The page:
Maybe instead of making comments of negative you should feel compelled to feel positive about a project that helps indigenous groups?

    Again, you make a comment without full knowledge, you feel you have right to know yet you have no authority or respect for the people who have made such a project

    You all are amazing

    What gives you the right to make such comments??????

    You make me sick

    Terence

  6. Terence, what rights do you have to impose your value on the Indigenous Peoples???????? Apparently, you are not only ignorant but also arrogant, values which are alien to us, Indigenous Peoples of Sarawak. Please sir, do not take us as a fool. We do respect your knowledge but please do not question what we know. The forest has been and will be our home. Our values, resources and territories are not for sale, especially to troll like you.

  7. @Terence – Instead of questioning whether others have the right to comment or not, could you answer the three questions I asked earlier, please? Part of the reason people are commenting without full knowledge is that the information is not publicly available.

  8. Diweng and others

    I am not sure who you are Diweng or who you really are , maybe just a political person trying to make a name or score a point or two

    If you really understood the value of REDD to Indigenous Peoples you would not make such comments.

    Are you involved in this or other projects – NO? I wonder why?

    Of course the forest has been and will be the home Indigenous Peoples.

    The values, resources and territories are not being sold, maybe you should truly understand the value of REDD rather being ill informed

    What do you truly understand REDD to be?

    I think you and many others do not truly no understand, and if you truly do understand why would you wish to stop the value of such be taken away from the Indigenous Peoples?

    The value of REDD to Indigenous Peoples is that their value is in their homeland, the protection from illegal loggers and miners. Many Indigenous Peoples i have spoke to and grew up with understand they wish to keep their home land the way it is, they wish to value their culture.

    So if a tribal group, not associated with fanatical groups decides to protect their land from loggers and gets rewarded what is the negative ??????????

    Please help me and the rest of the world understand why you feel so compelled to argue against the Indigenous Peoples rights to protect and value their land?????

    I am intrigued

    Terence

  9. Chris

    I am still confused as to what right people have to ask for commentary about a project that they have nothing to do with?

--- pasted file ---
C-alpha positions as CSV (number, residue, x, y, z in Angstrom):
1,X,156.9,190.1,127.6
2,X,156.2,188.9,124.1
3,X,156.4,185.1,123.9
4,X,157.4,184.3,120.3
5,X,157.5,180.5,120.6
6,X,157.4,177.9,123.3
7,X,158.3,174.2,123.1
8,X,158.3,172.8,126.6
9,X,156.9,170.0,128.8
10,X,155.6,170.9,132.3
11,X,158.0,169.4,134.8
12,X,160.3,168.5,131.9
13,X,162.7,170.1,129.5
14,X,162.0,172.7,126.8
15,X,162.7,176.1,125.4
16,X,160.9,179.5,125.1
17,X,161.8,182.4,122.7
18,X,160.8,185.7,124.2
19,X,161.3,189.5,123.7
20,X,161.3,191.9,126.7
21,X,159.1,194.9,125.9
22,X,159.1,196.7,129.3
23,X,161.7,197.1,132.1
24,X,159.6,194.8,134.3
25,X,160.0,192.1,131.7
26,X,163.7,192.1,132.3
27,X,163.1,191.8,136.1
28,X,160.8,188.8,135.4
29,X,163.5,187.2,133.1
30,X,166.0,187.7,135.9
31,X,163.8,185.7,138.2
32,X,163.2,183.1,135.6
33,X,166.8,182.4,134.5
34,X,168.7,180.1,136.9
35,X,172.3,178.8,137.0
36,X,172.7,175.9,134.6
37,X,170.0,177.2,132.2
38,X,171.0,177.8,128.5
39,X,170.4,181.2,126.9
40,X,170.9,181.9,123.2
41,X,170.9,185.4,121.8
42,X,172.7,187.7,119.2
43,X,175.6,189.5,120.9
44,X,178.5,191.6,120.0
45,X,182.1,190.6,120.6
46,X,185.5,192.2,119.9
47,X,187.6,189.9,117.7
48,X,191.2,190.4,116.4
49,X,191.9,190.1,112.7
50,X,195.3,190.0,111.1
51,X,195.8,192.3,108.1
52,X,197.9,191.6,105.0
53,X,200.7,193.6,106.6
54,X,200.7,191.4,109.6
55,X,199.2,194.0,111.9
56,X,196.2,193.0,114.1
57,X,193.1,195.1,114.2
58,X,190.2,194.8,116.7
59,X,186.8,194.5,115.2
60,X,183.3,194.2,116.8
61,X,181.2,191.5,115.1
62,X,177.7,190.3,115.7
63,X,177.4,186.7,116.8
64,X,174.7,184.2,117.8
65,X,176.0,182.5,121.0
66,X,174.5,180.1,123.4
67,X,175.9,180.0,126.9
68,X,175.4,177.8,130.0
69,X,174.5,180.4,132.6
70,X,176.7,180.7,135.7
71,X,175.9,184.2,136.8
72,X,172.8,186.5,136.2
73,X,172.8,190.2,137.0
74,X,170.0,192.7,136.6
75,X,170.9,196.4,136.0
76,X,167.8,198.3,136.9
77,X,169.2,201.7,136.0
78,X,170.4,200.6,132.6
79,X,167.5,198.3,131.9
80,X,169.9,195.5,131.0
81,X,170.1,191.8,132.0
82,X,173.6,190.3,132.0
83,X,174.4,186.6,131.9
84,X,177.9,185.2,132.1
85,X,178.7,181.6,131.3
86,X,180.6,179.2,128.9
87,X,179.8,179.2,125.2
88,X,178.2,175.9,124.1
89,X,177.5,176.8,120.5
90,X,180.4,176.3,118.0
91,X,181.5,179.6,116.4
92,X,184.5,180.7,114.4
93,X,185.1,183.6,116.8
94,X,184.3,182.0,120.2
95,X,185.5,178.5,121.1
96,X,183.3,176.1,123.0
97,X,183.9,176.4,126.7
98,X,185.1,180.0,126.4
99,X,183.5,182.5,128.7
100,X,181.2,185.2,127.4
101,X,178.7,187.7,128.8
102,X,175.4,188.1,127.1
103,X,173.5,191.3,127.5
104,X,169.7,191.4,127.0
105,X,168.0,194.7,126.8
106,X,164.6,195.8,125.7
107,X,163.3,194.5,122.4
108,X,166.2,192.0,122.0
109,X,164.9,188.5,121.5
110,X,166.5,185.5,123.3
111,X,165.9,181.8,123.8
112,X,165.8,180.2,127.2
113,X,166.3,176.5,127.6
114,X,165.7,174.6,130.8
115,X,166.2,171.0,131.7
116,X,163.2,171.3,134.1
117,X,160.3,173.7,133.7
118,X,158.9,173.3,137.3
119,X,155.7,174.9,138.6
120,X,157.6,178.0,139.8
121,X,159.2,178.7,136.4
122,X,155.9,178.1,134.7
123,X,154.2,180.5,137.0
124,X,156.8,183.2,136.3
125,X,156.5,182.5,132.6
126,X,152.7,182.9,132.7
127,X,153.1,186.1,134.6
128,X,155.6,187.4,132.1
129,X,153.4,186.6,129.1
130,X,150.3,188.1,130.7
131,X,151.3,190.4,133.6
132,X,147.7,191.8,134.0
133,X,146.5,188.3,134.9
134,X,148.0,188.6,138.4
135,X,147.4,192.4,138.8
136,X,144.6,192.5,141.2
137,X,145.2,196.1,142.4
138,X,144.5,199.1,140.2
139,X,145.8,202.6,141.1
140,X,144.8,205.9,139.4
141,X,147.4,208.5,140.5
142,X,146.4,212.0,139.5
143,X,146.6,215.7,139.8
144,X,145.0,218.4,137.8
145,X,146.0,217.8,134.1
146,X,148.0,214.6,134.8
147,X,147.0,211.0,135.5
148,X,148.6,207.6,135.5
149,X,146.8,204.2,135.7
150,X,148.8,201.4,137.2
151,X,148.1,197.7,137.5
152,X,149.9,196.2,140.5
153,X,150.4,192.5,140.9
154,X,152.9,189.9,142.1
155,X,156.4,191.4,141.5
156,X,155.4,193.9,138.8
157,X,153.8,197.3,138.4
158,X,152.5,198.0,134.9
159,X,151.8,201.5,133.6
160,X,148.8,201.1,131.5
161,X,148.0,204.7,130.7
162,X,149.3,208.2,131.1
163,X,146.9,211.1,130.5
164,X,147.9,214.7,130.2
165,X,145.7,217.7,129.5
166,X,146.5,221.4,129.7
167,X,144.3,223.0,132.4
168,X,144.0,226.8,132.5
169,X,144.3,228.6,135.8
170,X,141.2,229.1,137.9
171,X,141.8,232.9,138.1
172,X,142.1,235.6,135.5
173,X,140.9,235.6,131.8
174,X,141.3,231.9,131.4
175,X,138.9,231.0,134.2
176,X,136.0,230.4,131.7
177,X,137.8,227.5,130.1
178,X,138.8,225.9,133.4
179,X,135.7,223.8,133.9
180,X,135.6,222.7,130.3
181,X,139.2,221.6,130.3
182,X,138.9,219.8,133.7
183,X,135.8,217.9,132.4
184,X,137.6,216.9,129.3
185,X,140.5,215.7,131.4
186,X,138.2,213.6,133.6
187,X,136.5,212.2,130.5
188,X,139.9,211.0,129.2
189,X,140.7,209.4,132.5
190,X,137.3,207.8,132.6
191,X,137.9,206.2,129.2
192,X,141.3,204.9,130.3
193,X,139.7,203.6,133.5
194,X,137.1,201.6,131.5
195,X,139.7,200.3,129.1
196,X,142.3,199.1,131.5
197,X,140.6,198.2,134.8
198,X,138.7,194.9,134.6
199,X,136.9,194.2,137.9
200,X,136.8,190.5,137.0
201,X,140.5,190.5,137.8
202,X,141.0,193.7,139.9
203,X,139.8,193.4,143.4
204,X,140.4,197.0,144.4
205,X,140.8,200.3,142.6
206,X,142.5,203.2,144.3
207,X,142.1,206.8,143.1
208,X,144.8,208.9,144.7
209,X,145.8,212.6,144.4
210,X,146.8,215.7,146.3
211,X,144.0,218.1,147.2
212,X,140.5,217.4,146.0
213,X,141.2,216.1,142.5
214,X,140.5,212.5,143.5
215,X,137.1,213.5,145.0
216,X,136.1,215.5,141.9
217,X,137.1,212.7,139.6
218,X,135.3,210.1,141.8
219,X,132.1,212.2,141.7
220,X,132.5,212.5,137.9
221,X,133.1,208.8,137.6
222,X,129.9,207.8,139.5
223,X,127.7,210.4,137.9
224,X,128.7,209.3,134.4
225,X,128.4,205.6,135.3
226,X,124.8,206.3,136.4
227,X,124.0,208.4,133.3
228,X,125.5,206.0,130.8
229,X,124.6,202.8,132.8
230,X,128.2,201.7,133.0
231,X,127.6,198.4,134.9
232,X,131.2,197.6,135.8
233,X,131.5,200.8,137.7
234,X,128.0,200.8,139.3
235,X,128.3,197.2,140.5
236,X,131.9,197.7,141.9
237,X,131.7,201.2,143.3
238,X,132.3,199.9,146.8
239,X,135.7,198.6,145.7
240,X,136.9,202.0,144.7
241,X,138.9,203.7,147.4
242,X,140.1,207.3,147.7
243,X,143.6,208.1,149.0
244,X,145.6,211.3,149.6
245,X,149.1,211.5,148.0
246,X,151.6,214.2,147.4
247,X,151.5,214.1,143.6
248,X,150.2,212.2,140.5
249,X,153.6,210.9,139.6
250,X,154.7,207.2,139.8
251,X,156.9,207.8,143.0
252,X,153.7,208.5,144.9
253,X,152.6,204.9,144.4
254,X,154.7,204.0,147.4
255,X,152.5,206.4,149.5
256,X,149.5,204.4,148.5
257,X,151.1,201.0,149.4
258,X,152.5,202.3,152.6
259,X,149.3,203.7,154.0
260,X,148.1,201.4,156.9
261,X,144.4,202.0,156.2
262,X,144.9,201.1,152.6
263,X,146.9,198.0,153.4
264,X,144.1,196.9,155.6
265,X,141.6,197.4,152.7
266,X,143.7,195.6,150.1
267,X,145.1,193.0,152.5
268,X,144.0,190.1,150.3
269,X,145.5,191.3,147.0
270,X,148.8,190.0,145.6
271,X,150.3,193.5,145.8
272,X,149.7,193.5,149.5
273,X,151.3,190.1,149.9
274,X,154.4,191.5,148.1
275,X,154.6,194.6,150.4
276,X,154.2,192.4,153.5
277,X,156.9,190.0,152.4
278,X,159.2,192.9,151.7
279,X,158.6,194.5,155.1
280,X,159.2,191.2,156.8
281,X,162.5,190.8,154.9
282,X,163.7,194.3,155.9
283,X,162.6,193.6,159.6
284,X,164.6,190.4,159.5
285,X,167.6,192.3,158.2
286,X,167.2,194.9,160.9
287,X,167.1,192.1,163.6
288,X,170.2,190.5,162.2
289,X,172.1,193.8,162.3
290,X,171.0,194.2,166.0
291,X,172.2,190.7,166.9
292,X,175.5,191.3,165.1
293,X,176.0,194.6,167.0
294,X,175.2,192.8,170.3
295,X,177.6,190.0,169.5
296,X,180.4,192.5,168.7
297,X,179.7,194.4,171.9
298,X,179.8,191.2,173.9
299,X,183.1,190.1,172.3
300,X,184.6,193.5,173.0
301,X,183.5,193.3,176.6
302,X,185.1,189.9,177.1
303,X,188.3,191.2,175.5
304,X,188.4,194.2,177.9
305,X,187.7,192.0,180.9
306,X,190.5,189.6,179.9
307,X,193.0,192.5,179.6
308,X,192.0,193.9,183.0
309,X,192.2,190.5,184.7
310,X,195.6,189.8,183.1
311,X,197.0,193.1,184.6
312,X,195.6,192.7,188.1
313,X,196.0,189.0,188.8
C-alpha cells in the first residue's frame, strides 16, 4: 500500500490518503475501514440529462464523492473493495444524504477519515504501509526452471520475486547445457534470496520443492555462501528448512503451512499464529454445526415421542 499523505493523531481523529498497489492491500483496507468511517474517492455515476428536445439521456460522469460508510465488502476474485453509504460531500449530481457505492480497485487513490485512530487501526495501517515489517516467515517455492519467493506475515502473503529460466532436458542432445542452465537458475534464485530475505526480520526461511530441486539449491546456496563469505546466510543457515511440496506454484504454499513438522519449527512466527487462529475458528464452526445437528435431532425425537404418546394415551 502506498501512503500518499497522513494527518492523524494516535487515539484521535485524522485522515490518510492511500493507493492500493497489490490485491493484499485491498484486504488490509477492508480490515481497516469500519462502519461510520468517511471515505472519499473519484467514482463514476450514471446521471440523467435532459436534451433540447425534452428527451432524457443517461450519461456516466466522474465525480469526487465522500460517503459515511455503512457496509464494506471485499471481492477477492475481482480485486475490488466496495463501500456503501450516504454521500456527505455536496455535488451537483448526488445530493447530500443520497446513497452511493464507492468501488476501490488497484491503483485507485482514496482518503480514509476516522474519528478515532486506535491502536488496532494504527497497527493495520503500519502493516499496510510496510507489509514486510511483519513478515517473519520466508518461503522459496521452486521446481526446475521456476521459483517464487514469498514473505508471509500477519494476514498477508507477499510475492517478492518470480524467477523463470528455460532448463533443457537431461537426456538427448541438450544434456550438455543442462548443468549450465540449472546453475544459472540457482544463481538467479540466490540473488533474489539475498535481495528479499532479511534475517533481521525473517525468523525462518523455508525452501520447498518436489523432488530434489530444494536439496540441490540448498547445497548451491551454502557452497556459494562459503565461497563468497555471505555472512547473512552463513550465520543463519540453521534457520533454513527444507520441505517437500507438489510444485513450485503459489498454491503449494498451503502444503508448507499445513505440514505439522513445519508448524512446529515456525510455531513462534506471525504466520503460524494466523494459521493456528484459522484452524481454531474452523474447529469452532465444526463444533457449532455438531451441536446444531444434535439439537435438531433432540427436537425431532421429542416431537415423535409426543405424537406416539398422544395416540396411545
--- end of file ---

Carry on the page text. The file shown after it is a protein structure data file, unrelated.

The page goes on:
Is it not up to international authorities to question?

    Do you ask your neighbor in Jakarta what they had for breakfast or why they make business decisions?

    Do you think the Indigenous Peoples have the intelligence?

    DO you think the Indigenous Peoples have no common sense?

    I am just amazed at such commentary?

    What have you and other done for Indigenous Peoples to help truly put our hand in your pockets and given money?????

    Please tell me?

    Tell me how much each of you have given in money to these Indigenous Peoples?

    I am intrigued

    Terence

  10. Chris

    One other final word

    What gives a person like you to question projects, make commentary without knowledge or understanding

    Maybe the Indigenous Peoples have a right to make a decision without you or others?

    Maybe???????

    Terence

  11. Hey Chris

    You talk about Cowboys

    You have people wanting to give money to help Indigenous Peoples yet you and others try to knock the efforts of others wanting to help

    of course I have a right to question

    whats your agenda just because your not involved and feel you are missing out?

    how do you know what the deal is , how do you know what happening? how do you know the Indigenous Peoples specifically do not want people like you and others making commentary?

    you do not

    that is the point of my comment

    why stop people wanting to help Indigenous Peoples because you and others are not involved?

    Terence

  12. Terence, Terence, Terence…

    Why the anger? Why the pain? Why bother feeling sick?
    No one has criticized Shift2Neutral in this post, or,other than Tom, in the comments. Yet you decide it is OK to insult everyone.

    JOAS’s statement merely explains that they have not heard of the deal in Sarawak, are not involved, and that they know from working in Sarawak that indigenous people will be affected by REDD and need more information. Is that a crime?

    The REDD Monitor website author asked readers to make up their own minds if Shft2Neutral are “cowboys” or “leaders” in carbon sequestration forestry projects. Is that a crime?